Complementary colors are colors that are positioned opposite one another on the color wheel. "These colors attract one another and can make a pleasing combination in an outfit, a decorative scheme or a bank of flowers," asserts Color for Life.
Choose shades of orange to complement your blue décor. A burnt orange wall behind a blue sofa or orange vases along a wall painted blue provides a dynamic contrast for your space.
For smaller objects, choose bright, intense colors, keeping understated color tones for large objects such as a sofa or bedding.
A Single Shade
Don't assume that using a single shade with another dramatic color is your only option. Blend multiple shades of blue for an even, well-coordinated color combination.
When multiple shades of the same color are used in décor the color scheme is said to be monochromatic. For example, dark blue, sky blue, and pastel blue are all shades of blue that, when harmonized effectively, bring balance and visual interest to a space.
Create depth by adding sky blue accessories in front of dark blue walls.
When decorating using a traditional design style, blend dark blues with rich shades of red such as scarlet, burgundy and crimson. Mauve, a lighter shade of red that almost resembles pink, is also an appropriate selection.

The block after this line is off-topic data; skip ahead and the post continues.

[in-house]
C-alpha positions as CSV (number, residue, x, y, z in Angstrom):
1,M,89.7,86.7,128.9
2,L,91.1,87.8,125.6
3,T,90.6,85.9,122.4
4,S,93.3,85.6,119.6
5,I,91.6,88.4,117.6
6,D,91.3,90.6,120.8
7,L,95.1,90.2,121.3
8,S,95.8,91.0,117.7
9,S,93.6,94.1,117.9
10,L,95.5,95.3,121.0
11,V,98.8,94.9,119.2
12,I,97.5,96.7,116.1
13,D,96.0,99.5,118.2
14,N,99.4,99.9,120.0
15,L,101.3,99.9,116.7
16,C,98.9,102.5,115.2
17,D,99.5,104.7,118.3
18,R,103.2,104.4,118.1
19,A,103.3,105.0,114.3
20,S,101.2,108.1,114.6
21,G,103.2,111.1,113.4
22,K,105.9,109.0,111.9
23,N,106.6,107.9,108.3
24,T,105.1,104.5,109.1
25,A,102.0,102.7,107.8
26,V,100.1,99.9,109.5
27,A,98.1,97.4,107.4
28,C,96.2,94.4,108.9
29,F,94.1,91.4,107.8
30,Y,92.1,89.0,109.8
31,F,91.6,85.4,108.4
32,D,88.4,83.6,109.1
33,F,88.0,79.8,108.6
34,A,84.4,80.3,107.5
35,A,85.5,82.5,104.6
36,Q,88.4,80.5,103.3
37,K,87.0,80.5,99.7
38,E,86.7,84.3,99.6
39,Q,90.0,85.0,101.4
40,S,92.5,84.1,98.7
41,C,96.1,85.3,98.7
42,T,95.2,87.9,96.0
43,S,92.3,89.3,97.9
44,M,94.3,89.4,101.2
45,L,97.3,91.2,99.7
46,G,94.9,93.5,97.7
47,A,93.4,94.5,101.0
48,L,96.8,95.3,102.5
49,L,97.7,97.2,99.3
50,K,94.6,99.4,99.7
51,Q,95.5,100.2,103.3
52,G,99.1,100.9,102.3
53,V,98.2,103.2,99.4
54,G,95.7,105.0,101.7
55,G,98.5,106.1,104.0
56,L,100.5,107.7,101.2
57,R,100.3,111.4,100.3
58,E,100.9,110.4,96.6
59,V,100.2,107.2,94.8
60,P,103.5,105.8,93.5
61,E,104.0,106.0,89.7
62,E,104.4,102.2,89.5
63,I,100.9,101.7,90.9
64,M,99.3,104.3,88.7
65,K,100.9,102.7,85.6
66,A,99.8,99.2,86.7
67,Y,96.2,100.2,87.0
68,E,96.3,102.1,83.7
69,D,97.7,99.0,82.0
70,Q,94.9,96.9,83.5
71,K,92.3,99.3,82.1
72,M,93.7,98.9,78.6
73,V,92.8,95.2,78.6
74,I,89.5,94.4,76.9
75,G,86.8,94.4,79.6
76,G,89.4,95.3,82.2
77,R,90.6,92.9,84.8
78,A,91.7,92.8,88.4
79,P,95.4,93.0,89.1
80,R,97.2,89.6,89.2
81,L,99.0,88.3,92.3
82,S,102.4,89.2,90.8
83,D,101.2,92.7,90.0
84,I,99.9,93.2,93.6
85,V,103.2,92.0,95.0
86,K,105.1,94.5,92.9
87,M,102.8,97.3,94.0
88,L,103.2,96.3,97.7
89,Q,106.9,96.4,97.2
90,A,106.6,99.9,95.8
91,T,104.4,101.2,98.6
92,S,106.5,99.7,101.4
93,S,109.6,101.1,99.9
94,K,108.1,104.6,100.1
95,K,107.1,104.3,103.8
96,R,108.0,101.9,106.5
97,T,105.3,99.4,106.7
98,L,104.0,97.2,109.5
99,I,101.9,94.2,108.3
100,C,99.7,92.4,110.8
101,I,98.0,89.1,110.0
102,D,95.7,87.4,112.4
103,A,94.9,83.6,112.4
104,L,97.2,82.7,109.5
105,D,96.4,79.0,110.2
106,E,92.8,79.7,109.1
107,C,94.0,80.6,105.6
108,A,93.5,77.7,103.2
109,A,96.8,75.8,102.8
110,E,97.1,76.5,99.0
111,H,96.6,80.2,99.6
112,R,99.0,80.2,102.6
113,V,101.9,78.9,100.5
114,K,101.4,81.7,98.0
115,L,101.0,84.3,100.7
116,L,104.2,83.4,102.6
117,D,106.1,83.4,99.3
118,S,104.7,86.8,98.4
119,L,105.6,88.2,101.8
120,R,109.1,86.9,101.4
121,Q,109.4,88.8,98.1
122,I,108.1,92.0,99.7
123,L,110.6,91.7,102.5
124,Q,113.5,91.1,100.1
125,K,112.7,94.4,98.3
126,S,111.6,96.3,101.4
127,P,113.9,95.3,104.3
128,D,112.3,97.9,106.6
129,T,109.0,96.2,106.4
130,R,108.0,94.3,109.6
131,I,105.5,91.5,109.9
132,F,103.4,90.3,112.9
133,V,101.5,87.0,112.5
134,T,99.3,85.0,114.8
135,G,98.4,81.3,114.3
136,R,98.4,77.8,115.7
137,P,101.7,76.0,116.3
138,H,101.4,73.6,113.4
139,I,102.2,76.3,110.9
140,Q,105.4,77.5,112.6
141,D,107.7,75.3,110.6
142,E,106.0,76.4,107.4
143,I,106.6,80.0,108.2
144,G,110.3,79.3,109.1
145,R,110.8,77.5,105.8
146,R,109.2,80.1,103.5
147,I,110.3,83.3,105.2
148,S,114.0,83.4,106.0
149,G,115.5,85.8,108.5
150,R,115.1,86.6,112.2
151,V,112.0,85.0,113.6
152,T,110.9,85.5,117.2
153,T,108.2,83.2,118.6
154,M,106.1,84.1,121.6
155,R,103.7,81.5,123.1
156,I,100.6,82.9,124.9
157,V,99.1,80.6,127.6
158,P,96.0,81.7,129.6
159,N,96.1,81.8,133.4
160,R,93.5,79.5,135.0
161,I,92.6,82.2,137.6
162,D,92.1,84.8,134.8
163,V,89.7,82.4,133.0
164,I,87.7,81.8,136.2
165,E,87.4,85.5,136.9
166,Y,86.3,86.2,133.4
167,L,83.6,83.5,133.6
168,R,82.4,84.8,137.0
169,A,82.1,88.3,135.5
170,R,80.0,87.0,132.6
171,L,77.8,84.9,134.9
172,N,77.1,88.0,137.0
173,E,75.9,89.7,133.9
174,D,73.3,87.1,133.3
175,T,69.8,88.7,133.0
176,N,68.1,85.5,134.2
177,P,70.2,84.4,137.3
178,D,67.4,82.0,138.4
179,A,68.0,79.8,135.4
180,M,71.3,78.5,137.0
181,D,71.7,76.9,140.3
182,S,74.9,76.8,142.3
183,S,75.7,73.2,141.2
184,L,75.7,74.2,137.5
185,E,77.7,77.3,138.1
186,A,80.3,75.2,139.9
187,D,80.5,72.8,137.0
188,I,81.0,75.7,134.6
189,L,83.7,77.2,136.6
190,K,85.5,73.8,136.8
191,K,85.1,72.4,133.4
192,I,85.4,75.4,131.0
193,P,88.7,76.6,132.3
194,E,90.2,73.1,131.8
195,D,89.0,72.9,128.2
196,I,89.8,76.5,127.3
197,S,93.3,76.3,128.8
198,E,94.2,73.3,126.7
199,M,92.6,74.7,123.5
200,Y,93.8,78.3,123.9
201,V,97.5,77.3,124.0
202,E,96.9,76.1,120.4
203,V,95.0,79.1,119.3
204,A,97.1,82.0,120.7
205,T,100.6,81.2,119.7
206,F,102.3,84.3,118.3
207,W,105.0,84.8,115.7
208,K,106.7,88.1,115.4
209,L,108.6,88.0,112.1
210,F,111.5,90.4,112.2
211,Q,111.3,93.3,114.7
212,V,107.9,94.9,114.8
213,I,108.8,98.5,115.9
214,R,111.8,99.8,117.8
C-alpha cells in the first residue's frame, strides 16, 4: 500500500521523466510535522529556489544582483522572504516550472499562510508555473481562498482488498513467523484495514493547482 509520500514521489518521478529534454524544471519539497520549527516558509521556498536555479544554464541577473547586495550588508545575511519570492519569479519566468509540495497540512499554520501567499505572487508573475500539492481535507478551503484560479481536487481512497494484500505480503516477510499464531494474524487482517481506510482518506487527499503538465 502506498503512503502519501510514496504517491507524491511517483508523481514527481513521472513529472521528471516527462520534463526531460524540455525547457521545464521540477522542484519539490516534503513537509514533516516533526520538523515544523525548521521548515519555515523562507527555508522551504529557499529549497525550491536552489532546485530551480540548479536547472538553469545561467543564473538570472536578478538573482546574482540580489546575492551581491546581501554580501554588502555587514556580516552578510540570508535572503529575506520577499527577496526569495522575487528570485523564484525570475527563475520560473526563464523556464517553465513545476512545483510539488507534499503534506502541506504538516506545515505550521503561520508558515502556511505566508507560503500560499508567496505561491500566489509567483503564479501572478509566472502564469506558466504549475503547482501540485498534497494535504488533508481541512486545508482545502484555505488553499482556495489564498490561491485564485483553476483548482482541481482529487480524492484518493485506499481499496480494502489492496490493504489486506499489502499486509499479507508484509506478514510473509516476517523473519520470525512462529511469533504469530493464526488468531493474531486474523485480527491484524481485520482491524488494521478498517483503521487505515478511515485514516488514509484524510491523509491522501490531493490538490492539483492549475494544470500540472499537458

Blend [tapestries](https://society6com/tapestries?utm_source=SFGHG&utm_medium=referral&utm_campaign=7412) containing blue and red to bridge your color combination. Cherry wood furniture contains hints of red and should be used to adorn your space.
Thick drapery in either navy blue or deep red both work well for heavy drapes as window treatments.
The mixture of green, blue and white creates a soft color suitable for bathrooms and powder rooms. This color, called sea green or green-blue, works well with shades of purple.
Add a clear vase full of violets to your bathroom vanity to complement a blue-green wall color. A sheer purple valance to accent the window unifies the calming color arrangement.